October 14, 2012
hISTORY ENDS EVERYWHERE:
Africa next: With investment outpacing aid, is this a new golden age for the poorest continent? (GEOFFREY YORK, 9/22/12, The Globe and Mail)
As investors and traders pour in, some of the poorest corners of the continent are being transformed. "Tomorrow's Africa is going to be an economic force," says a report from Goldman Sachs. KPMG trumpets the Africa story as "the rise of the phoenix."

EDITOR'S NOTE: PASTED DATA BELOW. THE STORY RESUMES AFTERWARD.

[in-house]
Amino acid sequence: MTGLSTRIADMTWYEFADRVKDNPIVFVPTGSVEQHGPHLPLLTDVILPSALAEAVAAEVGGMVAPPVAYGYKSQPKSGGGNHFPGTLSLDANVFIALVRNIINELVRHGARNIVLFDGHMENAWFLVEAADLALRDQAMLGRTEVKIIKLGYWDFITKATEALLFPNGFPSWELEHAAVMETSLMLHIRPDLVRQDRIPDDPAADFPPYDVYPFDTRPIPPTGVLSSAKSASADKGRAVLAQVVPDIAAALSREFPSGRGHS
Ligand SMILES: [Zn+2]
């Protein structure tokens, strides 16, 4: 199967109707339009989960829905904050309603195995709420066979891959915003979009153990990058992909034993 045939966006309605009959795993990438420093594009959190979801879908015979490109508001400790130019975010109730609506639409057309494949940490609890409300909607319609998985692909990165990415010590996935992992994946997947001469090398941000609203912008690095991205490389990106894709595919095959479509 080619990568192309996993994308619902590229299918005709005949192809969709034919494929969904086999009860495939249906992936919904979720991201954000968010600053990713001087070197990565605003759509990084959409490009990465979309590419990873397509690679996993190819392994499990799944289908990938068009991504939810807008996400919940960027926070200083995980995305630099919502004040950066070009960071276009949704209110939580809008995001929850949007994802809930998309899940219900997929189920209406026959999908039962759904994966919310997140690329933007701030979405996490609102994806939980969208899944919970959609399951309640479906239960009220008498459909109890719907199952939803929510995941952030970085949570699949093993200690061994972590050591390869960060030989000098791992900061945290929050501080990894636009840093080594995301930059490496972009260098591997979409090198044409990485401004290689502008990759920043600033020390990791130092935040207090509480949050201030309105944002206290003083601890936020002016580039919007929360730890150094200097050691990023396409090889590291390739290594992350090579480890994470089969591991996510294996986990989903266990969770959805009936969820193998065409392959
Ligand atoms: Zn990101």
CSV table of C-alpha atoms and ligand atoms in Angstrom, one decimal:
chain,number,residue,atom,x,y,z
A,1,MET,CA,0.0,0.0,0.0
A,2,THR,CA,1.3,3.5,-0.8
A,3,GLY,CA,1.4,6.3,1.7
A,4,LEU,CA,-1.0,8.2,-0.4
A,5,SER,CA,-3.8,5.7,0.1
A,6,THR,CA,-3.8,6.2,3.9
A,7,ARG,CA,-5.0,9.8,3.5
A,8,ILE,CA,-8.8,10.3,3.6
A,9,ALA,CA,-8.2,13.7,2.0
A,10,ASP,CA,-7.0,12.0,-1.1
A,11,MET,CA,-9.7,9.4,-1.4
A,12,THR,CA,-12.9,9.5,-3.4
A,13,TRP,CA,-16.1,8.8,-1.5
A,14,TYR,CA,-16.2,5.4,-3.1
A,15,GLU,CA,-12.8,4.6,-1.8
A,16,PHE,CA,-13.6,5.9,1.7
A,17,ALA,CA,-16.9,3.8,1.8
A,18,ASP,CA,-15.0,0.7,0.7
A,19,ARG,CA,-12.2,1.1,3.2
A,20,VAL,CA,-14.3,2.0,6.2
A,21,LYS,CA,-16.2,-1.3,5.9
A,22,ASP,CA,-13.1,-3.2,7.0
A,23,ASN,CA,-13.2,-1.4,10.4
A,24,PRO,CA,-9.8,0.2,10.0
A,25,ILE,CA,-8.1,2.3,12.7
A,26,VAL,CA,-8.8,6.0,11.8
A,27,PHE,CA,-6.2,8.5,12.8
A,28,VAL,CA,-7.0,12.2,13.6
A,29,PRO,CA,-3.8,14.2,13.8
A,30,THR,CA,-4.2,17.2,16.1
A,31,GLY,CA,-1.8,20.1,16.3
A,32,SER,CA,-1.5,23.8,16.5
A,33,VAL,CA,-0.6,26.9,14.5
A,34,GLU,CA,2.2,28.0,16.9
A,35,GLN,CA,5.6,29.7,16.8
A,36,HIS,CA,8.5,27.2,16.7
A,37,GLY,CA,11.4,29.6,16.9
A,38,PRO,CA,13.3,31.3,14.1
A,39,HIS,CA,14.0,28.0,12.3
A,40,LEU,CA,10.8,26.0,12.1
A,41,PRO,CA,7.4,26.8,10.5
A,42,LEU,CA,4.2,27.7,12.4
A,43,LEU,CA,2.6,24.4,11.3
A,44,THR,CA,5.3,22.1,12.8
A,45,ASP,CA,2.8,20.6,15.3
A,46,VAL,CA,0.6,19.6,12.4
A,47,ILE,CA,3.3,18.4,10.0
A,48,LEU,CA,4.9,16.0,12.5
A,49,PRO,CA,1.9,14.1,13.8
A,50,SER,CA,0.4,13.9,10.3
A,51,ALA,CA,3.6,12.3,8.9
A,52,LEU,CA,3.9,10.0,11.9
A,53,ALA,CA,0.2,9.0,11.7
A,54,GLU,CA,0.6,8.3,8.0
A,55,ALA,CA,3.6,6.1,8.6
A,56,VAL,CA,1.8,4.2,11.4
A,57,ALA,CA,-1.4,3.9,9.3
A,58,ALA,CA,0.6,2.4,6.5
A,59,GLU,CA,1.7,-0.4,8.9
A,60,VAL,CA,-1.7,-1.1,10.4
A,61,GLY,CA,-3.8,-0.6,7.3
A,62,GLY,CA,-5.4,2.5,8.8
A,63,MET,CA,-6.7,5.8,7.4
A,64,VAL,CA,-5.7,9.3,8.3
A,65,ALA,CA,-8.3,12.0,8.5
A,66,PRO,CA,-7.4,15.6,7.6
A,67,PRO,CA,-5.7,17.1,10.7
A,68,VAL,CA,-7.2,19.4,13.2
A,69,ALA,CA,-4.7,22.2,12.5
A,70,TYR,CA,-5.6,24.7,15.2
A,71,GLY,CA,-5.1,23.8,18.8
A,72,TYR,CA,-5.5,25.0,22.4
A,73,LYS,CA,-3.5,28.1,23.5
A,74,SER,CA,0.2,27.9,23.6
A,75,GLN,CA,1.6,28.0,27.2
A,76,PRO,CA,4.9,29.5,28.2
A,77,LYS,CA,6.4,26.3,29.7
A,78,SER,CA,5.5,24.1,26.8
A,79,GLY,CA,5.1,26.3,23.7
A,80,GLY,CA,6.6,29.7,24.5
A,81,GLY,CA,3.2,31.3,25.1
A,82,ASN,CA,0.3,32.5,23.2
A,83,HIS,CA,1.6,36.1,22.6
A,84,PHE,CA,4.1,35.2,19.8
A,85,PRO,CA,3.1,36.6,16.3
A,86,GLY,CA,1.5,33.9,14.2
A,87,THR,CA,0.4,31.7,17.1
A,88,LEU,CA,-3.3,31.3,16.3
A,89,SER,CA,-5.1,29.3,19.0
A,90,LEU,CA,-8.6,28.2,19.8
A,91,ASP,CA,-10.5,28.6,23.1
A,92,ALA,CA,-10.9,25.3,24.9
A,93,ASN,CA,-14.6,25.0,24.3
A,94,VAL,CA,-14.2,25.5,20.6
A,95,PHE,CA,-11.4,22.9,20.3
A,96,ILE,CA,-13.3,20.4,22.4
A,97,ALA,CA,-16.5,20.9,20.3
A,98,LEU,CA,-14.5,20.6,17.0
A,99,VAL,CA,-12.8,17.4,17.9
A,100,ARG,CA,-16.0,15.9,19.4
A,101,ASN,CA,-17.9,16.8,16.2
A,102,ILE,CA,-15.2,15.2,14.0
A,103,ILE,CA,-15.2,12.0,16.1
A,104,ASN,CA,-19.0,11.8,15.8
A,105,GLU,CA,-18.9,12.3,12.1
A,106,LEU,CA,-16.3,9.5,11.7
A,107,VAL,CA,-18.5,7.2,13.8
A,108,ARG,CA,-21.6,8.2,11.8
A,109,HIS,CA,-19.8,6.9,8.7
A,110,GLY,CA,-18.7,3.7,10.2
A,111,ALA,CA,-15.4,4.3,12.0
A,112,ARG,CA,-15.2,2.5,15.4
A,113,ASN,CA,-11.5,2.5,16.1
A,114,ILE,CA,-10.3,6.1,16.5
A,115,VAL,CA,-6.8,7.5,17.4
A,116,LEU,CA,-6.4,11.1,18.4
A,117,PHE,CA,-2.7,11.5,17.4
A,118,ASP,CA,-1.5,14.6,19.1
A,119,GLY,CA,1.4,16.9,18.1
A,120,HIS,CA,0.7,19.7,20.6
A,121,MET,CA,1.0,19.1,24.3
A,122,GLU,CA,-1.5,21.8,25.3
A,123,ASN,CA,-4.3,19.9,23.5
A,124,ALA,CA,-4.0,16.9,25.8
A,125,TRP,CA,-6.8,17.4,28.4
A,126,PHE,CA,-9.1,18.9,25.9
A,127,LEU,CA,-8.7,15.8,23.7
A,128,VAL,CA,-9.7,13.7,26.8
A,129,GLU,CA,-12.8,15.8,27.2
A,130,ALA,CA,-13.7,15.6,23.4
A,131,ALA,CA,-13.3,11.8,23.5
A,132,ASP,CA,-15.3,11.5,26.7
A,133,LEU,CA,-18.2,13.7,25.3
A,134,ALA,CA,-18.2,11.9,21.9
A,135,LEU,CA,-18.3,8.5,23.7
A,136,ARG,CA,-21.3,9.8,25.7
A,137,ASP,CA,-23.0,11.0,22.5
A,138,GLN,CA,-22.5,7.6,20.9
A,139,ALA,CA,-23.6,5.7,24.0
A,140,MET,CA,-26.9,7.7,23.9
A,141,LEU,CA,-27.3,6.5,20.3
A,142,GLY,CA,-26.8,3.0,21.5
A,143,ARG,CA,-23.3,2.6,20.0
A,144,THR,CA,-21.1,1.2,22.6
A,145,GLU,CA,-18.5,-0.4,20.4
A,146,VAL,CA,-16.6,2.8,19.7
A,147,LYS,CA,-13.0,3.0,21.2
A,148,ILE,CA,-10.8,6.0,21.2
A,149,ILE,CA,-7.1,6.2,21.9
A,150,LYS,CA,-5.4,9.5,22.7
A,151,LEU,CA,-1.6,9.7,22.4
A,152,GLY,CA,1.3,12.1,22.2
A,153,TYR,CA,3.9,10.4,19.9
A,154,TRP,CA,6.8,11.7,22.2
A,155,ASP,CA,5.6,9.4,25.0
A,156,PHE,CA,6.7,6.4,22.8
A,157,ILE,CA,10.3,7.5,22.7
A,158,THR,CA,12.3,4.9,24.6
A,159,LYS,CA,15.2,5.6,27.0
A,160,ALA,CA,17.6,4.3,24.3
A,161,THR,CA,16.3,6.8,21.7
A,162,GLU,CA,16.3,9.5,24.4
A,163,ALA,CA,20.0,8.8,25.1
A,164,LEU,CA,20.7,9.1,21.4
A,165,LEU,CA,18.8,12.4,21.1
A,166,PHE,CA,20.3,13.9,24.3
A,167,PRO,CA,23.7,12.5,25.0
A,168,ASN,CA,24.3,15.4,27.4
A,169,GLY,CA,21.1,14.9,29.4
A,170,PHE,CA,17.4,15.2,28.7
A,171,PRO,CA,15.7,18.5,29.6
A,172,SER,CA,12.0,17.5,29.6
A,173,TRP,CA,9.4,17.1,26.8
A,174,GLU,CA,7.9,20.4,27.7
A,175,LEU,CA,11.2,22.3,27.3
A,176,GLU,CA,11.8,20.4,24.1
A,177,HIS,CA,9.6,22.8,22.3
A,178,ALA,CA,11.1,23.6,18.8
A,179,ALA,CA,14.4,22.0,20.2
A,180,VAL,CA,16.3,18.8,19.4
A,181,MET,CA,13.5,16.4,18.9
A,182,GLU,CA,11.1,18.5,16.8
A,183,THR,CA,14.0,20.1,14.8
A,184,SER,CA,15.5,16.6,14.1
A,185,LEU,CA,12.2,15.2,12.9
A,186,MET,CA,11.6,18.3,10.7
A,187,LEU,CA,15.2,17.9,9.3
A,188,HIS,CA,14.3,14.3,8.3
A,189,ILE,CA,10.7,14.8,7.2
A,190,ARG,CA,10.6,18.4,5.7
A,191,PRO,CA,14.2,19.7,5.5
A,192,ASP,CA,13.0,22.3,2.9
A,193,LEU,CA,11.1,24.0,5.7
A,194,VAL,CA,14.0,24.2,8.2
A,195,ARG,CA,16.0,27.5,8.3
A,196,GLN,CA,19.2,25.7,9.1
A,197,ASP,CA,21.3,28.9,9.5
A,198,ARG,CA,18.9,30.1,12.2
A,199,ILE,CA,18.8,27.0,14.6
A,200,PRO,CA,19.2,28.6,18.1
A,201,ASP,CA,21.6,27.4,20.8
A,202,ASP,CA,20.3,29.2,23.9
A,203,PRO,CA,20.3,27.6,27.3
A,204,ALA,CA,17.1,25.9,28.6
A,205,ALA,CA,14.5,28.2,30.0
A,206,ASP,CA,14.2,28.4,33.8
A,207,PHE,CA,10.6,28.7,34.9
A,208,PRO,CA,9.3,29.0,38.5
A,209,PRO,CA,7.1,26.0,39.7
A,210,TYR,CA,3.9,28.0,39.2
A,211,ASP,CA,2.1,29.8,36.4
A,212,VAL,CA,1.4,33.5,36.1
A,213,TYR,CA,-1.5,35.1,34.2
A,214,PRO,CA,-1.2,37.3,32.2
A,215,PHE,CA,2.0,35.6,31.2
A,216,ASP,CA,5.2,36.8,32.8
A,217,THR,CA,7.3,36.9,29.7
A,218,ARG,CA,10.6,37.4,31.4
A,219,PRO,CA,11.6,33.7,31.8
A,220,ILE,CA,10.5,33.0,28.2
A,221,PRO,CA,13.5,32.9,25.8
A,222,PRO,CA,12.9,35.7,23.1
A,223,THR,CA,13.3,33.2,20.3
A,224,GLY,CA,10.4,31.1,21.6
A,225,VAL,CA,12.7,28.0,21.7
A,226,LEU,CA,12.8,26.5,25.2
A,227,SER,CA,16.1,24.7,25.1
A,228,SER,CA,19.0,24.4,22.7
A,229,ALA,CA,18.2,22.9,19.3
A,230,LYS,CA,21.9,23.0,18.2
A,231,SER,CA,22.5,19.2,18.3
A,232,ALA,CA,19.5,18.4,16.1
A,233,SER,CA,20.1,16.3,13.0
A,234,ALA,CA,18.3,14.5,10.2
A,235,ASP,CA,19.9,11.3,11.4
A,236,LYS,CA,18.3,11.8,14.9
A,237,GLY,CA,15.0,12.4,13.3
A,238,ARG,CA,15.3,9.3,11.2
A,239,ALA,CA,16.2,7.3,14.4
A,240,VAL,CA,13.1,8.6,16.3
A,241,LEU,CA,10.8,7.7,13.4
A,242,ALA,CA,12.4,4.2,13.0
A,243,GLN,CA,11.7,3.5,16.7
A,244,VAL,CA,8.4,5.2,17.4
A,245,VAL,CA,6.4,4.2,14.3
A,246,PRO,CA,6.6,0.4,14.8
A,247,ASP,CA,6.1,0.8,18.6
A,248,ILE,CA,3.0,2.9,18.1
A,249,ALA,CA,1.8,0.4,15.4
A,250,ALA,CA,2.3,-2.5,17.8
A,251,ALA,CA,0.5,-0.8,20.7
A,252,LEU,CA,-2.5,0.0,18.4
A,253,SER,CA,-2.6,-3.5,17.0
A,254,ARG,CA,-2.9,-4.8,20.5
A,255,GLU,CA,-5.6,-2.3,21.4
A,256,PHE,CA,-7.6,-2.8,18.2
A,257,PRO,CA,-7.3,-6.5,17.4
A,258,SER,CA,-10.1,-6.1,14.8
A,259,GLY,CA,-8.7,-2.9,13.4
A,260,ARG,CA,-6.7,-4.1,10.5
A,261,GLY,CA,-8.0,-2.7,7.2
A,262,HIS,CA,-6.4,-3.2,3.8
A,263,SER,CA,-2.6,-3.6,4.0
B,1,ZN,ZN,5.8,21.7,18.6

Posted by Orrin Judd at October 14, 2012 8:03 AMMany factors have made this possible. After decades of stagnation, in recent years most African countries began to reform their economies. Wars, coups, political instability and disease have declined since the late 1990s. And rising commodity prices have lured investment in African resources.Mobile technology is leapfrogging ahead (Africa has become one of the fastest-growing markets for Canadian firm Research in Motion's BlackBerry) and a new consumer class has been born. Multinational retailers are leaping in, and even Wal-Mart recently acquired a chain with nearly 300 stores in 14 African countries.The prosperity of China has been a particular spark, with about 2,000 Chinese companies investing $32-billion in Africa by the end of 2010. Beijing's trade with Africa has soared from $2-billion to an incredible $166-billion in the past dozen years.But what is the truth behind the hype? The Globe and Mail has spent months investigating the African boom, journeying from Congo and Burkina Faso to Liberia and Botswana, talking to everyone from miners and farmers to factory owners and chief executives.The rise of Africa is an issue with huge ramifications for Canada, since it could affect how we tailor our foreign aid, how our mining and energy companies choose their next targets and where our manufacturers will find their future markets. Yet the realities are obscured by lingering clichés about Africa and an unwillingness to consider the social costs.As foreign investment mounts, it often brings with it traumatic social dislocation and a distorted economy. The money often disappears into the pockets of a corrupt elite, while ordinary Africans see fewer benefits. Oil-rich countries such as Nigeria and Angola are the most extreme examples, where billions of dollars in oil revenue have gone into the foreign bank accounts of top officials, leaving most of their citizens poorer than ever.It does not have to be this way. A few African countries, such as Botswana and Ghana, have carefully managed their resource revenue and transformed themselves into middle-income countries. Botswana has capitalized on its diamond mines by creating a fledgling industry in diamond sorting and processing, and it is increasingly seen as a model for the continent.The small West African nation of Sierra Leone is seeing both the best and worst of the trend. Just a decade removed from an era of brutal warlords and blood diamonds, it is seeing its hopes rise dramatically. But, as in even the best-performing African countries, the boom threatens to create two solitudes, between the Sierra Leoneans who will be on the winning side and those who risk losing hold of what little security they already had.Sierra Leone is one of the poorest countries on Earth. Most of its six million people survive on less than a dollar a day. Founded by British traders and freed colonial slaves in the 18th century, its capital, Freetown, is filled with vast slums built on the edge of huge smouldering garbage dumps. Children dodge among the smoke and flash fires to collect metal and plastic scraps for recycling.Visitors to Freetown's beach restaurants are mobbed by war amputees who beg for a living. The city is plagued by power shortages. To reach it from the airport, visitors must take a rickety speedboat or an overcrowded ferry across an estuary. (Politicians keep promising a bridge and a new airport; nobody knows when they will be built.)Yet Sierra Leone is also one of the world's fastest-rising economies. Its growth rate is projected to be a world-leading 34 per cent this year, according to the International Monetary Fund.